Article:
by JERI CHADWELL
The Assembly Committee on Natural Resources, Agriculture and Mining met Thursday to discuss a bill that would require the development of a program to regulate the use of hydraulic fracturing in Nevada.
Commonly known as “fracking,” hydraulic fracturing is a process in which an amalgam of water, sand and chemicals is pressurized and injected into the ground to break up rock formations. Fracking can be used in the retrieval of natural gas and oil from deep beneath the earth’s surface, which is exactly what Houston-based Noble Energy Inc. intends to do in Elko County.
Senate Bill 390 was sponsored by Senator Tick Segerblom and Assemblymen David Bobzien and Skip Daly. If the measure passes, the Nevada Division of Minerals and the Nevada Division of Environmental Protection would work together to develop a program to regulate fracking in the state.
During Thursday’s hearing, the Assembly Committee heard testimony from Paul Enos, CEO of the Nevada Trucking Association, who spoke in favor of SB390 on behalf of Noble Energy.
Enos said that Noble Energy believes that a state program to regulate fracking will help protect Nevada’s environment and ensure proper disclosure of the chemicals used in fracking operations. According to Enos, Noble Energy already discloses the chemicals used in its operations, even in states that don’t require chemical disclosure.
“They’re a party of a group called FracFocus, which is actually a website owned by the Groundwater Protection Council of which our Nevada Department of Environmental Protection is a member, and they do put the list of all the chemicals that they use in the fracking process and every well up on the website,” Enos said.
Several Committee members raised concerns about the potential risks associated with fracking. Assemblywoman Dr. Heidi Swank expressed her concern that fracking might lead to an increase in earthquakes in the state, referencing a swarm of earthquakes in Arkansas that experts have said may be attributable to fracking activities. Assemblywoman Leslie Cohen voiced her own concerns about the amount of water that would be required to run a fracking operation and asked Enos to give the Committee an idea of how much water would be used.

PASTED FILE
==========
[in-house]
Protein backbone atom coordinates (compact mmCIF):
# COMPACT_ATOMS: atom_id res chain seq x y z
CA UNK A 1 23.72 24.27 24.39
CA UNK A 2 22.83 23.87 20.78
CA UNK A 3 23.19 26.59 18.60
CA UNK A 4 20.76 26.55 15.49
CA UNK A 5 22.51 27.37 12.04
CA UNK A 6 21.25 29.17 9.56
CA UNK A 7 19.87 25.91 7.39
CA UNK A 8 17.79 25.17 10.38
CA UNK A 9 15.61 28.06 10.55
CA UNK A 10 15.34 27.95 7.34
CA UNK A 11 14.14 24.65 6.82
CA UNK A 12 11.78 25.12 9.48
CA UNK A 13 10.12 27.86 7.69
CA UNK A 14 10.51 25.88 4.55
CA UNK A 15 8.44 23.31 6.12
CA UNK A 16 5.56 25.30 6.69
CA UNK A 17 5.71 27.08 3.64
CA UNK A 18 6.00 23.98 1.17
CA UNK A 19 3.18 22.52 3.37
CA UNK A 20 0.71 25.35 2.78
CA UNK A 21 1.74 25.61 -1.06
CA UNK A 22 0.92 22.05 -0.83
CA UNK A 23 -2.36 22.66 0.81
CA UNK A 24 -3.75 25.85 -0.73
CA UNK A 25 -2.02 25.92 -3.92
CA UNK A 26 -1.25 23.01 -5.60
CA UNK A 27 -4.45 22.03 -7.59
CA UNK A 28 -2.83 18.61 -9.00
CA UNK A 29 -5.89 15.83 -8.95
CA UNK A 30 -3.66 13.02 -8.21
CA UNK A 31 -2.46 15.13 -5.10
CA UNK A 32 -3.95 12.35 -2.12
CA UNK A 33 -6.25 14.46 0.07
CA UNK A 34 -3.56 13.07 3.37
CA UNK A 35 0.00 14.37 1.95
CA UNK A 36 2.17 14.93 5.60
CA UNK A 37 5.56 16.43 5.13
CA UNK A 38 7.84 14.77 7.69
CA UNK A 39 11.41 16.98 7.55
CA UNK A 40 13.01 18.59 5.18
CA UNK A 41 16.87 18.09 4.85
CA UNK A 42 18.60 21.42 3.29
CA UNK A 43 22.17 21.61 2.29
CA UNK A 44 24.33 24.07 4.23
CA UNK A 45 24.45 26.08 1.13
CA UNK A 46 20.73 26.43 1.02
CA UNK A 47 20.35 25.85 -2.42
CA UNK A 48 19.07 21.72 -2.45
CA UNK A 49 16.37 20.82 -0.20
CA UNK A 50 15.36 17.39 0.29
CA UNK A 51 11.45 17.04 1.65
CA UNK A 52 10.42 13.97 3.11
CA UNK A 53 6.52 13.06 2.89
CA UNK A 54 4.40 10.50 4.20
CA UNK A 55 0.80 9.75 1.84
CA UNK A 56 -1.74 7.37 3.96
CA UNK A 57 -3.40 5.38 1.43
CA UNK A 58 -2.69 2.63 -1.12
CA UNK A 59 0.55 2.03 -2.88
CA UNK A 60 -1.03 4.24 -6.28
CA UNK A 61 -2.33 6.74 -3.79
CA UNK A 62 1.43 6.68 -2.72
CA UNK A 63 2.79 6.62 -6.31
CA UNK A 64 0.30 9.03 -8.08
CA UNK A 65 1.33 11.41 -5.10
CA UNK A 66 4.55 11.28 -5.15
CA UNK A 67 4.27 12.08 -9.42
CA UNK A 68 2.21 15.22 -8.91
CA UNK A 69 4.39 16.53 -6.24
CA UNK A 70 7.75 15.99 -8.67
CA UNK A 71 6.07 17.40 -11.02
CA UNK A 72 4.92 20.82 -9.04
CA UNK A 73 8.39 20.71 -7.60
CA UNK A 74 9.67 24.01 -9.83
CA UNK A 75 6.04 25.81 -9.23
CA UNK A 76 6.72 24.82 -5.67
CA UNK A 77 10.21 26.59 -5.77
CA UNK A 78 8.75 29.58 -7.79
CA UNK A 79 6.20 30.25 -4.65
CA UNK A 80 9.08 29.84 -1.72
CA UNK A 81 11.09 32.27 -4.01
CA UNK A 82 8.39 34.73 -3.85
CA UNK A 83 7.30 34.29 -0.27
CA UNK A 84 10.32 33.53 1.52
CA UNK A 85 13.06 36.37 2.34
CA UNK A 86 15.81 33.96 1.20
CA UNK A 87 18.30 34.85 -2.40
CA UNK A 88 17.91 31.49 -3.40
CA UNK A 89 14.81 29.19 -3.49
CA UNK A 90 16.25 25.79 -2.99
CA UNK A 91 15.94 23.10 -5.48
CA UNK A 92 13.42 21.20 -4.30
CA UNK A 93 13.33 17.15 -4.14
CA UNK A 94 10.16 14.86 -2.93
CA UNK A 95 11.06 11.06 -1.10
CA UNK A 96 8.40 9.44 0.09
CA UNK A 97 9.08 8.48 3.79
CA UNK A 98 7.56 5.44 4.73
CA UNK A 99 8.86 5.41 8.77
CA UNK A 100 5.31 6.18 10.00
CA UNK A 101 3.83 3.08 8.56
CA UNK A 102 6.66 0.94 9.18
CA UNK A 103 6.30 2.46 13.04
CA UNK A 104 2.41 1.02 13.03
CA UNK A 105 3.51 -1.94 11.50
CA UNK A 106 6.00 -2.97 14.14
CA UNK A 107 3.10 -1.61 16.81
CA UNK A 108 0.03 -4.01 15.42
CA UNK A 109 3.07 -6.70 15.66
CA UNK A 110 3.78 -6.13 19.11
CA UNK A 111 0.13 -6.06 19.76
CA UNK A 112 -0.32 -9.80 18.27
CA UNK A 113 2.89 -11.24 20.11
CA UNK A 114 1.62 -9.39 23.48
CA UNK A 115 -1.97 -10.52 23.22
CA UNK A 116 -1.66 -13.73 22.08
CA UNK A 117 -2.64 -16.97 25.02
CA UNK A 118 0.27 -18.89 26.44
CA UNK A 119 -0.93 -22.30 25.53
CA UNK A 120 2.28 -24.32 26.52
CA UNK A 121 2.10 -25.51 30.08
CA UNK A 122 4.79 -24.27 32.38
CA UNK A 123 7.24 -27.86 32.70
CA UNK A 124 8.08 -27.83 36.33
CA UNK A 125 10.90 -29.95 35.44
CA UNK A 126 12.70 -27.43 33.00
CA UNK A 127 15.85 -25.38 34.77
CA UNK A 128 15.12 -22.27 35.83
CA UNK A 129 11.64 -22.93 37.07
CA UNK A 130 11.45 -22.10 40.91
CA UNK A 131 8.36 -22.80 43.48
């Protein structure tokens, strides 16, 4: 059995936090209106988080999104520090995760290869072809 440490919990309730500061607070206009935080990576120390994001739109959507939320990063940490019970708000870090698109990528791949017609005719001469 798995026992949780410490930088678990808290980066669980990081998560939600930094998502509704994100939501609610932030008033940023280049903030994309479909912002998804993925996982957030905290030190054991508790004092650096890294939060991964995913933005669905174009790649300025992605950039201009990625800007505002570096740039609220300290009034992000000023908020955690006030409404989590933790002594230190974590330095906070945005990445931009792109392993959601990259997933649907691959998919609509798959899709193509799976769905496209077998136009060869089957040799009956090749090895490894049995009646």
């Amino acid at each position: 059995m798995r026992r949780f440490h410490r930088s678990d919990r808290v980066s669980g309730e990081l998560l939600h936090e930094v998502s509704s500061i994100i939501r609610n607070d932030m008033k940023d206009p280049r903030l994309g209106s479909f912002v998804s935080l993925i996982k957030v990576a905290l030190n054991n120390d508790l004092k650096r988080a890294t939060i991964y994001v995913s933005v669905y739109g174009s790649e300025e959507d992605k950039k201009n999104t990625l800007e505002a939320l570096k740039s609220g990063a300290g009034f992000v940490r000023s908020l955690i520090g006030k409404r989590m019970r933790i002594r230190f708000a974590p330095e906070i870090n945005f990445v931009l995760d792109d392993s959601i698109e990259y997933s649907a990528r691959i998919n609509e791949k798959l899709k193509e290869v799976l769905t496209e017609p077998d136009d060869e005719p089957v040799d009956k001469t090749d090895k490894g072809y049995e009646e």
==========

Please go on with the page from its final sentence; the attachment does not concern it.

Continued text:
According to Enos, the amount of water required is about the same amount as is needed to build five single-family homes.
“That water, often times, is recycled and used over and over again in different wells,” Enos said. “So we are very cognizant of the amount of water and how important it is, especially out in the West High Desert.”
Assemblyman Ira Hansen expressed his support for the continuing development of new energy production technology as well as his hope that fracking operations in Nevada may help the United States to become less dependent on foreign oil for energy.
“I just wanted to tell Noble Energy and all of those people out there how thankful I am for this kind of brilliance and the ability to develop these kind of technologies,” Hansen said. “While I agree that there’s some needs for regulations, we should be praising you guys for what you’ve really done,”
SB390 passed out of the Senate on Tuesday and now has less than a week to clear the Assembly before the end of the legislative session.